It’s been a bumpy and volatile week, and that’s no surprise when you look at the economic schedule. Amid all of the headlines, investors are looking at the hot stocks for tomorrow.
Even though earnings have died down a bit, there are still companies reporting their quarterly results. Additionally, the Federal Reserve is dominating the calendar.
On Wednesday, we received stronger-than-expected JOLTS data — job openings — and we’re also on day two of Fed Chair Powell’s testimony to Congress. The latter has really shed some light on the current inflation situation.
After hotter-than-expected jobs inflation and economic readings last month, the Fed is apparently planning to raise more than they previously expected. That’s no surprise, but it seems to be catching investors off guard.
Amid all that, let’s try to look at the hot stocks for tomorrow — Thursday.
Hot Stocks for Tomorrow: Advanced Micro Devices (AMD)
Semiconductor stocks have been trading quite well this week. That’s despite all the noise we’ve seen in the overall market lately regarding interest rates. Helping lead the charge is Advanced Micro Devices (NASDAQ:AMD).
The stock had a great response to earnings a few weeks ago but has since pulled back. It found support at a key level, and then quickly this week, it rotated over last week’s high. That was the trigger to get long.
While business has improved for this group, investors are looking for the bottom to be in and for growth to return. Combined with more bullish momentum in tech, semiconductor stocks have been leaders in the recent rally.
The Chart: As previously mentioned, AMD did a great job rotating over last week’s high at $81.63. Since doing so, the stock has promptly regained more than 70% of the recent dip. If it can continue higher, it opens the door back up to the recent highs near $89, and then potentially a much larger move up to the $97 to $99 zone.
Hot Stocks for Tomorrow: S&P 500 (SPY)
As if a two-day testimony for Fed Chair Powell to Congress wasn’t enough, we’ll get the non-farm payrolls report on Friday morning. While that could have easily left the SPDR S&P 500 ETF Trust (NYSEARCA:SPY) for tomorrow’s piece (focused on Friday), I thought it wouldn’t be a bad idea to take a look at it right now.
The S&P 500 is nearing a key teetering point on the charts.
On the one hand, investors have been taught to not fight the Fed. That is, if the Fed is hawkish and raising rates, buying into those dips can be dangerous. On the flip side, when the Fed is dovish and accommodative, it often doesn’t pay to be a bear.
At least in the interim, the “don’t fight the Fed” mantra is clashing with the “don’t fight the trend” mantra. Even though the market is struggling to enjoy a sustained uptrend, it has been putting in a series of higher lows.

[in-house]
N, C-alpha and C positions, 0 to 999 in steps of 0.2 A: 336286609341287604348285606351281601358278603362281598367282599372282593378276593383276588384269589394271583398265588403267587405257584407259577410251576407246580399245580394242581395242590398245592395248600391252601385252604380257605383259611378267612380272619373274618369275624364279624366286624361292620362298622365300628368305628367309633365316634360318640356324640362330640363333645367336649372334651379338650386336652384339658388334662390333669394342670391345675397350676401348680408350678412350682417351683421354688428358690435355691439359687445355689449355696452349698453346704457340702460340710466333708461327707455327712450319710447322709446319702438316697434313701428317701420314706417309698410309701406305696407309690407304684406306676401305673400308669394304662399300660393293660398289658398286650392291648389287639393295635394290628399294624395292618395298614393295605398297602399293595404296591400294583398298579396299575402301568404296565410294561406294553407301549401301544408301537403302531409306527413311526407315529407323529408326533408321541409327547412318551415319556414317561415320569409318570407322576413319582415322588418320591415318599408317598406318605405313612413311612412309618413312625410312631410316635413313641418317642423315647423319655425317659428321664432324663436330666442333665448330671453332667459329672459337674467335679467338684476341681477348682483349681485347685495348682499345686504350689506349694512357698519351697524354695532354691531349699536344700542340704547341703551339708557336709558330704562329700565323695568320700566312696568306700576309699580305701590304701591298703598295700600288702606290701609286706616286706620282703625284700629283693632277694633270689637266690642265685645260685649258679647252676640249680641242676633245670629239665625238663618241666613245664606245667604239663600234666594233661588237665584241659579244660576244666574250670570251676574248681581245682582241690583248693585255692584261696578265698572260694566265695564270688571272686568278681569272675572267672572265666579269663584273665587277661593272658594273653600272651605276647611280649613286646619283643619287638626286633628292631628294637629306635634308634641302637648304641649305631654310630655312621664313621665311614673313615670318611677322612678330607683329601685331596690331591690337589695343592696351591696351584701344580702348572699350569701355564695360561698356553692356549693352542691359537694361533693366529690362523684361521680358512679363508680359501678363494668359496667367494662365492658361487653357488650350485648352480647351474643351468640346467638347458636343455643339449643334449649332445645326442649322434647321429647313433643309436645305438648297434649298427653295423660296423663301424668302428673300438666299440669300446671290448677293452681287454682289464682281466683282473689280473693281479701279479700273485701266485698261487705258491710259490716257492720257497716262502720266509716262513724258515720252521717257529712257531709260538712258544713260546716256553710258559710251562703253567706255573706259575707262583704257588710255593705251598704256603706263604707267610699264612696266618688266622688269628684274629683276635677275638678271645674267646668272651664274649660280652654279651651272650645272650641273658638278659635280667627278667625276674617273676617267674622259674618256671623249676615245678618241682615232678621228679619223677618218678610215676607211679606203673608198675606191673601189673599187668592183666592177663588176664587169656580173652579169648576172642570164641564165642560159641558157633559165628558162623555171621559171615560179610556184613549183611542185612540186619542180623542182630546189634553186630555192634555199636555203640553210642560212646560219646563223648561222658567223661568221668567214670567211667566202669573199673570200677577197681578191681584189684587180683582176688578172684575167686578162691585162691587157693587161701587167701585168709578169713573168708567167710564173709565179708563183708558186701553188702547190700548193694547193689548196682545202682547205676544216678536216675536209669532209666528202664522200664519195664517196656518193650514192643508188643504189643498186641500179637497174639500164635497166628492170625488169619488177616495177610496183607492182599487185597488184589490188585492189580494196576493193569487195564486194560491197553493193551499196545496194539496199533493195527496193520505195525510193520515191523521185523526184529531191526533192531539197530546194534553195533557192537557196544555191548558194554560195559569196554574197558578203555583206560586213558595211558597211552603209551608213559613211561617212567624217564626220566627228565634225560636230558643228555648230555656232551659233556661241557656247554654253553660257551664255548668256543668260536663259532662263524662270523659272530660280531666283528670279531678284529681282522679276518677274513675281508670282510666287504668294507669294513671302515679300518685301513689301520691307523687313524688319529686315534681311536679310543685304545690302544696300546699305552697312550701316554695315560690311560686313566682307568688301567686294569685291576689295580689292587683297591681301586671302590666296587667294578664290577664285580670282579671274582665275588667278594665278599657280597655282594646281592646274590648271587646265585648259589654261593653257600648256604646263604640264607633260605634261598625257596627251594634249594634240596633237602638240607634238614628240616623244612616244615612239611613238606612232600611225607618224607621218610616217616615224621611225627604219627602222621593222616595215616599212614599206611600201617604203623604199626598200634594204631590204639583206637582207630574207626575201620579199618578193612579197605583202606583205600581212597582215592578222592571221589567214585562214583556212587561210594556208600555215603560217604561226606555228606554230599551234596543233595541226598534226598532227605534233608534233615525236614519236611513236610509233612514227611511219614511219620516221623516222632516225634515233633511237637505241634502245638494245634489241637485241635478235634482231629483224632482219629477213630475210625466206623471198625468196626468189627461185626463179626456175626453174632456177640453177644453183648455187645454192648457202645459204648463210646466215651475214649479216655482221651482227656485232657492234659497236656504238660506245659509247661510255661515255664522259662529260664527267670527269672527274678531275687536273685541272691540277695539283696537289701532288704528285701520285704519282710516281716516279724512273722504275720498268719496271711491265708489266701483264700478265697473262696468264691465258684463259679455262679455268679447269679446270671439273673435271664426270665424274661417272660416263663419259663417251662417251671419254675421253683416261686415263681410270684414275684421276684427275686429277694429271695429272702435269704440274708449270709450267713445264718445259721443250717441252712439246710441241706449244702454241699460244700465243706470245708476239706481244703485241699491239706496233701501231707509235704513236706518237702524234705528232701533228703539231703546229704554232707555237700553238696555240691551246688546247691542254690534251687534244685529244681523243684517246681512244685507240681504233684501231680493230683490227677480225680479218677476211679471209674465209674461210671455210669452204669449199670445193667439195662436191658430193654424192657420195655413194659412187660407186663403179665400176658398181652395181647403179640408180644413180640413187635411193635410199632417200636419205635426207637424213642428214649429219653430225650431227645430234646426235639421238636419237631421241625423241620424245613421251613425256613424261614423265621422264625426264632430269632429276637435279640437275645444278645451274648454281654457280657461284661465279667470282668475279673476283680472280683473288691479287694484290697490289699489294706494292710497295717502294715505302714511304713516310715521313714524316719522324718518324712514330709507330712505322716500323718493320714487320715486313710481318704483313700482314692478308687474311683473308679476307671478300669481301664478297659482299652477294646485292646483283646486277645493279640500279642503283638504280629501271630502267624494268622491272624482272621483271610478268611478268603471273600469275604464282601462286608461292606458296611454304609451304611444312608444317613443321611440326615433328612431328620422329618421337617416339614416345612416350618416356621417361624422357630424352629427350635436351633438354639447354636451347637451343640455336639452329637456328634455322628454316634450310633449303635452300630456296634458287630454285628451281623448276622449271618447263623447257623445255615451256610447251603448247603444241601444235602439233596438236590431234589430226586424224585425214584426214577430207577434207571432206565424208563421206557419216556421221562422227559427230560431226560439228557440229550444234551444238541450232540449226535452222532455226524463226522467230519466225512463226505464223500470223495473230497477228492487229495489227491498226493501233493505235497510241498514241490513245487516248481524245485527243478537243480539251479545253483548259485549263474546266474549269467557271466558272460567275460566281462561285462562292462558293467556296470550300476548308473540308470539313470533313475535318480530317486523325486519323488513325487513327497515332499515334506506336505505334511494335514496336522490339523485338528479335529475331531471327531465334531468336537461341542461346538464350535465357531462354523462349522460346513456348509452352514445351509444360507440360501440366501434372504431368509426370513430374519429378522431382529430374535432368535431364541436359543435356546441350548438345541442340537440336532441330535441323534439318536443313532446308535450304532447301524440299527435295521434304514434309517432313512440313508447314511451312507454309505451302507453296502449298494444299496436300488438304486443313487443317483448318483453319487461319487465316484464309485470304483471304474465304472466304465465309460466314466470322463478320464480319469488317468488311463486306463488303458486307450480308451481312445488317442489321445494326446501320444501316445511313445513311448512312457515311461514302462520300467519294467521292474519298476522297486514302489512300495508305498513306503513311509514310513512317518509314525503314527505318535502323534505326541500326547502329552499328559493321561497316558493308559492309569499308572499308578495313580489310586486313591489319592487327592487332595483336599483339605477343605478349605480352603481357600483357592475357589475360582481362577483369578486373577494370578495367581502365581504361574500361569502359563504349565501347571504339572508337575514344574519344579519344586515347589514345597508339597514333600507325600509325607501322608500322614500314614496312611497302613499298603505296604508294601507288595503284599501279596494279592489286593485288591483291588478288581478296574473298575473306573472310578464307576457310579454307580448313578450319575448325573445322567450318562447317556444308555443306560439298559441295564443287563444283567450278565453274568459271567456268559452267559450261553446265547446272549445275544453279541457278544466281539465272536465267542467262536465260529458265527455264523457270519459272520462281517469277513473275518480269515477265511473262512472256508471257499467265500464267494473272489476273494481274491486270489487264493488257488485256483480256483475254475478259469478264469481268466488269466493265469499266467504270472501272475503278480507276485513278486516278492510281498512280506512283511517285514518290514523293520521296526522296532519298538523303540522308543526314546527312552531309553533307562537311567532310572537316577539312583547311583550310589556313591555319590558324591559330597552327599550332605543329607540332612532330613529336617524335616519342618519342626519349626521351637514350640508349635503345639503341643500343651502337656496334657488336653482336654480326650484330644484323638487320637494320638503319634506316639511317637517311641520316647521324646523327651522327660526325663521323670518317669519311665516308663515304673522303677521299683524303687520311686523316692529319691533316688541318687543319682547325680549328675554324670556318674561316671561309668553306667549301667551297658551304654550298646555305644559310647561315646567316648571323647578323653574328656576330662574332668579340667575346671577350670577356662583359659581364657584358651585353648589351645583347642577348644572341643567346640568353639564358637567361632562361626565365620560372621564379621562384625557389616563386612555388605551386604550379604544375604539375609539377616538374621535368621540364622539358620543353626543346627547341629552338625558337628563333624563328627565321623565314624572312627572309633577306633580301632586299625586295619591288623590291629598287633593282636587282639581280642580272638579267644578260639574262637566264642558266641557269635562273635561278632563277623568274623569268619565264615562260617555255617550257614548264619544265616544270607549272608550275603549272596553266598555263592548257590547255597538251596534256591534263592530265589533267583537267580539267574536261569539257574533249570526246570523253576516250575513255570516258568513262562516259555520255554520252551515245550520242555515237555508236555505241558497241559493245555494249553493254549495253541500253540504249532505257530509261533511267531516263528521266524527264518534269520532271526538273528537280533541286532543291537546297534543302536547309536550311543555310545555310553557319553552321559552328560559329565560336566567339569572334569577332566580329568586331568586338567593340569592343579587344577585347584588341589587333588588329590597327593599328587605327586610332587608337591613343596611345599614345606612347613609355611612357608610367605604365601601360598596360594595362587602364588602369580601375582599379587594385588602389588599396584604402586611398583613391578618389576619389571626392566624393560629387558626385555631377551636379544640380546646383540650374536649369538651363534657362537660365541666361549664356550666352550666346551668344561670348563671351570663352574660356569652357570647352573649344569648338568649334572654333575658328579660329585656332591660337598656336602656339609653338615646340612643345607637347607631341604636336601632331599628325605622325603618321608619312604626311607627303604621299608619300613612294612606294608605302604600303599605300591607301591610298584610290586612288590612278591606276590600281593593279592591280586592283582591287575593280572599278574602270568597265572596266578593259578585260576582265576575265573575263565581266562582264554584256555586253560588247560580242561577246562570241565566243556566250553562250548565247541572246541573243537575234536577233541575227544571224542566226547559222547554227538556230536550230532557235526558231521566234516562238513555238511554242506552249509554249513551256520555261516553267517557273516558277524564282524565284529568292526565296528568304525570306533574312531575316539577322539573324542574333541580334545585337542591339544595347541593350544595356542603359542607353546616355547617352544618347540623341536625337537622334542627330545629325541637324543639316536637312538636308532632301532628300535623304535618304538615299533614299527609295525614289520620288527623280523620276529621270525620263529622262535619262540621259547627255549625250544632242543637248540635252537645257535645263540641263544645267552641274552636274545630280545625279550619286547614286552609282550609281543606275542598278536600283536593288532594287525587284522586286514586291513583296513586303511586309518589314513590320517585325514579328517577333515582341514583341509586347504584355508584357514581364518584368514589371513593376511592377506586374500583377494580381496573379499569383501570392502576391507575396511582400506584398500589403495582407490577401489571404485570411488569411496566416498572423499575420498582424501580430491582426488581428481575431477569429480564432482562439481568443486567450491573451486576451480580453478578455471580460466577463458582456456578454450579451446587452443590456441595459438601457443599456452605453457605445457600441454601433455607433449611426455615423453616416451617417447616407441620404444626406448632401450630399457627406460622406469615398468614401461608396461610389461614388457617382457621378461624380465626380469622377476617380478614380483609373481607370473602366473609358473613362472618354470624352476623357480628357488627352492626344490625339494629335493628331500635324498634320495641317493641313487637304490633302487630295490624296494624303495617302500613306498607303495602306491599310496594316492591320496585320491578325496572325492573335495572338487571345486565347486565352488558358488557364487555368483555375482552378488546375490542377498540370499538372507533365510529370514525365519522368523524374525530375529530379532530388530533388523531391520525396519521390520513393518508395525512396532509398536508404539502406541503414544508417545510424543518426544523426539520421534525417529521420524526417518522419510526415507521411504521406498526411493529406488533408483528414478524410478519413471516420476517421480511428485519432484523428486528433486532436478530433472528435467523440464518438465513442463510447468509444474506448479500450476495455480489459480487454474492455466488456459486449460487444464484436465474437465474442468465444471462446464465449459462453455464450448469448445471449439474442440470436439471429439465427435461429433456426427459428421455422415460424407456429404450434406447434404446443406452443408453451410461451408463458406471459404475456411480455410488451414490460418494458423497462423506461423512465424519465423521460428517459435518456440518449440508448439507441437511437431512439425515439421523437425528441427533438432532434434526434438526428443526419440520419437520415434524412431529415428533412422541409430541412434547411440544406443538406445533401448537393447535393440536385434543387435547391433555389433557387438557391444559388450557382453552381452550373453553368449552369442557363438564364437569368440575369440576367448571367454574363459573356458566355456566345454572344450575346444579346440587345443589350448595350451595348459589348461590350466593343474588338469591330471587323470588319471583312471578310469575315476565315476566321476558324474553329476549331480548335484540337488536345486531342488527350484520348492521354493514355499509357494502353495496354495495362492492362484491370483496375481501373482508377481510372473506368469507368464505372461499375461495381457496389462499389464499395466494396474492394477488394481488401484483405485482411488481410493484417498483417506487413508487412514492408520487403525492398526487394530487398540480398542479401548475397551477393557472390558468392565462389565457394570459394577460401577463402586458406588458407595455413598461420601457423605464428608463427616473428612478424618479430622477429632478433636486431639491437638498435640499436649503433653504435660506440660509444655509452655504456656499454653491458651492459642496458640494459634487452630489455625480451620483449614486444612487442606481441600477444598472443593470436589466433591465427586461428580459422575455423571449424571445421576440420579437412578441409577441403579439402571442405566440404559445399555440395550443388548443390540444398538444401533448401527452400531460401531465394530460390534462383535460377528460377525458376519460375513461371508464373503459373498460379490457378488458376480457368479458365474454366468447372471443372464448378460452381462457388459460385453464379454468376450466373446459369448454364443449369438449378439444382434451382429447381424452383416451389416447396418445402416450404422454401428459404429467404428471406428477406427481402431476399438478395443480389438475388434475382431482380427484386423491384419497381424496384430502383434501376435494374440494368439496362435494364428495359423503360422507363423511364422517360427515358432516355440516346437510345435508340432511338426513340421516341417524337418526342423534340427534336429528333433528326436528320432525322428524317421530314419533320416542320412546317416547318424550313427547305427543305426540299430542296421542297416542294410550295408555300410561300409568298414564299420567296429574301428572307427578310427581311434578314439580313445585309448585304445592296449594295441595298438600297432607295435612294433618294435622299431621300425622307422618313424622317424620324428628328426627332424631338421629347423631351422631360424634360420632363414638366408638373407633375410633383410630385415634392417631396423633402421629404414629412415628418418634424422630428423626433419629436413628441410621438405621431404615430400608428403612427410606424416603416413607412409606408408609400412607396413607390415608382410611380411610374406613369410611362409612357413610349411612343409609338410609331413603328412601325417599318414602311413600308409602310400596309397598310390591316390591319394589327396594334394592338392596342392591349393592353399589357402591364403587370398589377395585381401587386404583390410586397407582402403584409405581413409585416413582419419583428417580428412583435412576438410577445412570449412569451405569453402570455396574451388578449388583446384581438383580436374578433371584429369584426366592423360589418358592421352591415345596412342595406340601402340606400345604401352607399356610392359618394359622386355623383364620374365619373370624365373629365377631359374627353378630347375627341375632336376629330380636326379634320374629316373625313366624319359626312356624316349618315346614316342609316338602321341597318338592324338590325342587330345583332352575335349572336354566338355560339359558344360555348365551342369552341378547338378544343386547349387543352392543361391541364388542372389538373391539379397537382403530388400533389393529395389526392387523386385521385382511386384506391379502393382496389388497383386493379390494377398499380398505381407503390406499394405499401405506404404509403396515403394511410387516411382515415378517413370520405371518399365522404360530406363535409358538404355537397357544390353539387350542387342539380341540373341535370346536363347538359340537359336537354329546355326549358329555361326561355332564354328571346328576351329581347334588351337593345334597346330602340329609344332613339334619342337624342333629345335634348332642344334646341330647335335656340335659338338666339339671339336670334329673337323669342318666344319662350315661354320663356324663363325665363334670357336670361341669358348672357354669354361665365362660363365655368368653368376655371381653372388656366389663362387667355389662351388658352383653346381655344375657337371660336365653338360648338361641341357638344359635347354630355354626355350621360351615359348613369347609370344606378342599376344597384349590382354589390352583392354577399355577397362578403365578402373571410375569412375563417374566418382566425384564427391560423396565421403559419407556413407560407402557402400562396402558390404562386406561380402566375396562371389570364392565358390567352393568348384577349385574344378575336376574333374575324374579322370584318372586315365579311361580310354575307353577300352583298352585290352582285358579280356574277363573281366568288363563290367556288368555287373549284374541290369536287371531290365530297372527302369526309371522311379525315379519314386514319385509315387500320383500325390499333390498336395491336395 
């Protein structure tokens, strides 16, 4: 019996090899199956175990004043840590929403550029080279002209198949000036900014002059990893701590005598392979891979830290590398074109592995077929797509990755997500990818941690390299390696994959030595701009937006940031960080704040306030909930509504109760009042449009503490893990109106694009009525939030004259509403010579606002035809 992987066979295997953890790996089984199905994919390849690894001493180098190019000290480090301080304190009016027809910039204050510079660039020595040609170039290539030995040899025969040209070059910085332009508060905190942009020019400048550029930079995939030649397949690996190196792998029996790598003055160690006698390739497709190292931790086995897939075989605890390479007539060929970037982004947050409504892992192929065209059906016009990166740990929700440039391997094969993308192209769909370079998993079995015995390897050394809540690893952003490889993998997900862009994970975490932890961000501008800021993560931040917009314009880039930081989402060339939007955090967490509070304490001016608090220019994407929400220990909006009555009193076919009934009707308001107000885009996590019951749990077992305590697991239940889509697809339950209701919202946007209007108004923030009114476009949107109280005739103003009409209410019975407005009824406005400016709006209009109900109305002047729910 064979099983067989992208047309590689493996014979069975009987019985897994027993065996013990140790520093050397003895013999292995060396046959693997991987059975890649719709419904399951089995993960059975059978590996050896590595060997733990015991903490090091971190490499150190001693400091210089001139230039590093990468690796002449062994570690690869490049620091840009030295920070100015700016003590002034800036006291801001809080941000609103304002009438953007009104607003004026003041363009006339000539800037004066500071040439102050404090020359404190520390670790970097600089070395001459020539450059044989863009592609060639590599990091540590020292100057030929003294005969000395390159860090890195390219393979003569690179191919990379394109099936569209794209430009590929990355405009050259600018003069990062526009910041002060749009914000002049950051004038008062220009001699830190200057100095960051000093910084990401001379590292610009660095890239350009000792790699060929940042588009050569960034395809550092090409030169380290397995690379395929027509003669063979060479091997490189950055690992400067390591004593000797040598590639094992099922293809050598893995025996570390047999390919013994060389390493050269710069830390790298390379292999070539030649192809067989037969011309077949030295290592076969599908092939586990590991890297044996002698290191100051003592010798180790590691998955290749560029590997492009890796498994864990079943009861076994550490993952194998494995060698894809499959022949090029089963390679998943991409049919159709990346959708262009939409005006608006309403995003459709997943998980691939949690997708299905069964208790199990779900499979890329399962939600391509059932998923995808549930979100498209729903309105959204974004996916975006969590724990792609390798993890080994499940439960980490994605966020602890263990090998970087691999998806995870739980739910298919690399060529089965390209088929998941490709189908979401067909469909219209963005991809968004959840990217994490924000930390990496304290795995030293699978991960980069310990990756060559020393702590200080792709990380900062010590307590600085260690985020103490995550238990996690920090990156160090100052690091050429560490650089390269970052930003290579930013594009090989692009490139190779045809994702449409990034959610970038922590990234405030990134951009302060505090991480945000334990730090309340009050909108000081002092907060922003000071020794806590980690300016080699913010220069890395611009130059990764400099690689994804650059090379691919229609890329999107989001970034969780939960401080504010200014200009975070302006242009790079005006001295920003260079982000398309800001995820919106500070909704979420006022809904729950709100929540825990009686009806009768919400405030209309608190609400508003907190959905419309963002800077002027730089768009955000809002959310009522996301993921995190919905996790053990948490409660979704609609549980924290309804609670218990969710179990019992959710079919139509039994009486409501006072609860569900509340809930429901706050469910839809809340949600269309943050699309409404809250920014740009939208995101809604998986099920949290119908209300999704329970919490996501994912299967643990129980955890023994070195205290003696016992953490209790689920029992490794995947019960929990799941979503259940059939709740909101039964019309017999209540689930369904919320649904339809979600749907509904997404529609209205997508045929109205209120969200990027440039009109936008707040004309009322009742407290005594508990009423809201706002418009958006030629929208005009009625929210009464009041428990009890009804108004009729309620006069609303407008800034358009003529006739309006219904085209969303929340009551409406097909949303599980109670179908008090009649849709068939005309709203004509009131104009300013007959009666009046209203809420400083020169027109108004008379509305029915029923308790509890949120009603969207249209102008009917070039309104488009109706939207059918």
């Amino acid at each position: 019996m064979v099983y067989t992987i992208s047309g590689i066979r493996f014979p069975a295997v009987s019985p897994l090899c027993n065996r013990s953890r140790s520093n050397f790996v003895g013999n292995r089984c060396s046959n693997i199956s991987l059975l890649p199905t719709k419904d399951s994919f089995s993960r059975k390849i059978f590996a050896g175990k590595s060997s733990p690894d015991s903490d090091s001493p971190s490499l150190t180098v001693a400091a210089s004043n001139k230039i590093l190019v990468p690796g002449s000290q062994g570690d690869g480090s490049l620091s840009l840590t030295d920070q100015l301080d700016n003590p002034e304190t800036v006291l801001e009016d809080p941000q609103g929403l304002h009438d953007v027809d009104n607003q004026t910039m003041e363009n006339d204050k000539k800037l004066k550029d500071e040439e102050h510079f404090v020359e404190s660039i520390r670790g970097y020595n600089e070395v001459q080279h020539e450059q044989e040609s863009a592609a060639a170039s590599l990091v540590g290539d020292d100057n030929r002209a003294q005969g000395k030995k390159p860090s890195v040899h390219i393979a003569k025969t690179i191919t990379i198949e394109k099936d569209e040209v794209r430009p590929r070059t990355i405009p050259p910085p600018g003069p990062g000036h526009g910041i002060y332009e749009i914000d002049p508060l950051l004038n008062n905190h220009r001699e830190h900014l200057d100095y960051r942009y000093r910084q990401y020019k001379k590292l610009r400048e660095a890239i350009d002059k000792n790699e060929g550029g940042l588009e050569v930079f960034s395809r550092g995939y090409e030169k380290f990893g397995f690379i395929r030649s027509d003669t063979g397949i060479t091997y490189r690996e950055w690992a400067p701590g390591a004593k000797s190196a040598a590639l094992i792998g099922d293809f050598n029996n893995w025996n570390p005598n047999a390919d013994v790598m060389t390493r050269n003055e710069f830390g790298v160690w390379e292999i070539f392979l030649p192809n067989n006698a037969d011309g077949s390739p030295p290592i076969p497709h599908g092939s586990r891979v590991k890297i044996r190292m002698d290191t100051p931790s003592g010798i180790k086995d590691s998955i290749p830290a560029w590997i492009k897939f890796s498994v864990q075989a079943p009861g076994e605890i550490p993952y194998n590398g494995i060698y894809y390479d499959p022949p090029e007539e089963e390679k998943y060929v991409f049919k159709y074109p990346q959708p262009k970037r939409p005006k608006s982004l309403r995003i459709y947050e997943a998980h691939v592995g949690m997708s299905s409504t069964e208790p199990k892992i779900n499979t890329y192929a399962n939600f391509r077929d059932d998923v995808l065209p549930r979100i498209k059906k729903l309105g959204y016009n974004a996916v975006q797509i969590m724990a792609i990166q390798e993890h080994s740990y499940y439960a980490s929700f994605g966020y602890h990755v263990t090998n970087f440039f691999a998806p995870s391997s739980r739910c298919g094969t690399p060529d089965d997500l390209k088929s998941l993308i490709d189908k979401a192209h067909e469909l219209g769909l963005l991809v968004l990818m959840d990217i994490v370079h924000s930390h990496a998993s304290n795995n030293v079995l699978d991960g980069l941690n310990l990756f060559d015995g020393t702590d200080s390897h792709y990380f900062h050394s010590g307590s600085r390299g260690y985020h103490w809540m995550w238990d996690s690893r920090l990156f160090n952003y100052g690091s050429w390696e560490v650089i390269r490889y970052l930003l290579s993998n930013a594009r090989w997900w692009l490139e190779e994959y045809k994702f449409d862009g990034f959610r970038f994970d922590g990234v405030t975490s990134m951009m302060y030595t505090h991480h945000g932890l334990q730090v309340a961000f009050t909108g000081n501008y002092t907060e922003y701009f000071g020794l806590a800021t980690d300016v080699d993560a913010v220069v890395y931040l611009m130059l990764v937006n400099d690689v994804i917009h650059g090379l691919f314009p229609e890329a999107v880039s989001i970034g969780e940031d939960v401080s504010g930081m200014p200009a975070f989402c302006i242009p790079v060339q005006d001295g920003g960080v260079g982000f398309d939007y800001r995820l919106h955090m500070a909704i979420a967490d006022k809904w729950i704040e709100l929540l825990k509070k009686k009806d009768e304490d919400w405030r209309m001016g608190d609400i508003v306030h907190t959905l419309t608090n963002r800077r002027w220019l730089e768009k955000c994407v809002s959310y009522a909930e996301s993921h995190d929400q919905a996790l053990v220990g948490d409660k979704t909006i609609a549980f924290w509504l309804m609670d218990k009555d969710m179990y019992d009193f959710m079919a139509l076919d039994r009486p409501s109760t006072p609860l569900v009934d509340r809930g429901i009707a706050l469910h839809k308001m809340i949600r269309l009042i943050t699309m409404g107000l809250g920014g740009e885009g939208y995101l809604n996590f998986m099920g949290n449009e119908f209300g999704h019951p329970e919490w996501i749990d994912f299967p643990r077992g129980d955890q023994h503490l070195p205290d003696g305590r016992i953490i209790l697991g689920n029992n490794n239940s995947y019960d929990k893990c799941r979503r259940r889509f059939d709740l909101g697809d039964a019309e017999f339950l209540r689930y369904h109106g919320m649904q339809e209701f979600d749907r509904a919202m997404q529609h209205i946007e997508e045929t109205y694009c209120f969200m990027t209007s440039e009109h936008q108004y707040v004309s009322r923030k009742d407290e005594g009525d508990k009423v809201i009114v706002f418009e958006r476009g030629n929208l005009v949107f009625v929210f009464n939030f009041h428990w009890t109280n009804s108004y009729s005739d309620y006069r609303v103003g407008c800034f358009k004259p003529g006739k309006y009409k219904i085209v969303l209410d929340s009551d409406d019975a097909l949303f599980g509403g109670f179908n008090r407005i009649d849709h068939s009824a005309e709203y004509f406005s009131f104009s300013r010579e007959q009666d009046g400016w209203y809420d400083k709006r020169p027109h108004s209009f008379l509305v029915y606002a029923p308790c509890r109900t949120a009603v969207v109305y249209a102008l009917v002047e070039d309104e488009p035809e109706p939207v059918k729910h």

The Chart: SPY traded right down to the 61.8% retracement and 50-day moving average, where it’s trying to find support. If it can and pushes back above $400, then $404.50 and/or the 21-day moving average is in play.
A break of Wednesday’s low puts the mid-$390s back in play, followed by last week’s low near $392.30.
Trading in Chinese equities has improved, but there are still obstacles. For instance, JD.com (NASDAQ:JD) posted a large rally from the October low to the recent high but has since struggled badly over the past few weeks.
Shares doubled from the October low to the January high, but then pulled back almost 35%. Now, the company is due to report earnings on Thursday morning, and investors are unsure of what to expect.
Is the reopening of the Chinese economy going to be a positive for JD.com or will it benefit in-person businesses more? We’ll find out soon enough, although the recent action from Alibaba (NYSE:BABA) — down 10 of the last 12 sessions — isn’t doing much to lift investors’ spirits.
The Chart: JD stock has a lot of gaps to work with. On a bullish reaction, I’m watching $50 and the 21-day moving average, followed by $52.50 and $55 — conveniently, both levels are gap-fills.
As for the downside, I’m watching the recent low near $44, followed by the $40 to $40.50 area, which should be notable support.
On the date of publication, Bret Kenwell did not have (either directly or indirectly) any positions in the securities mentioned in this article. The opinions expressed in this article are those of the writer, subject to the InvestorPlace.com Publishing Guidelines.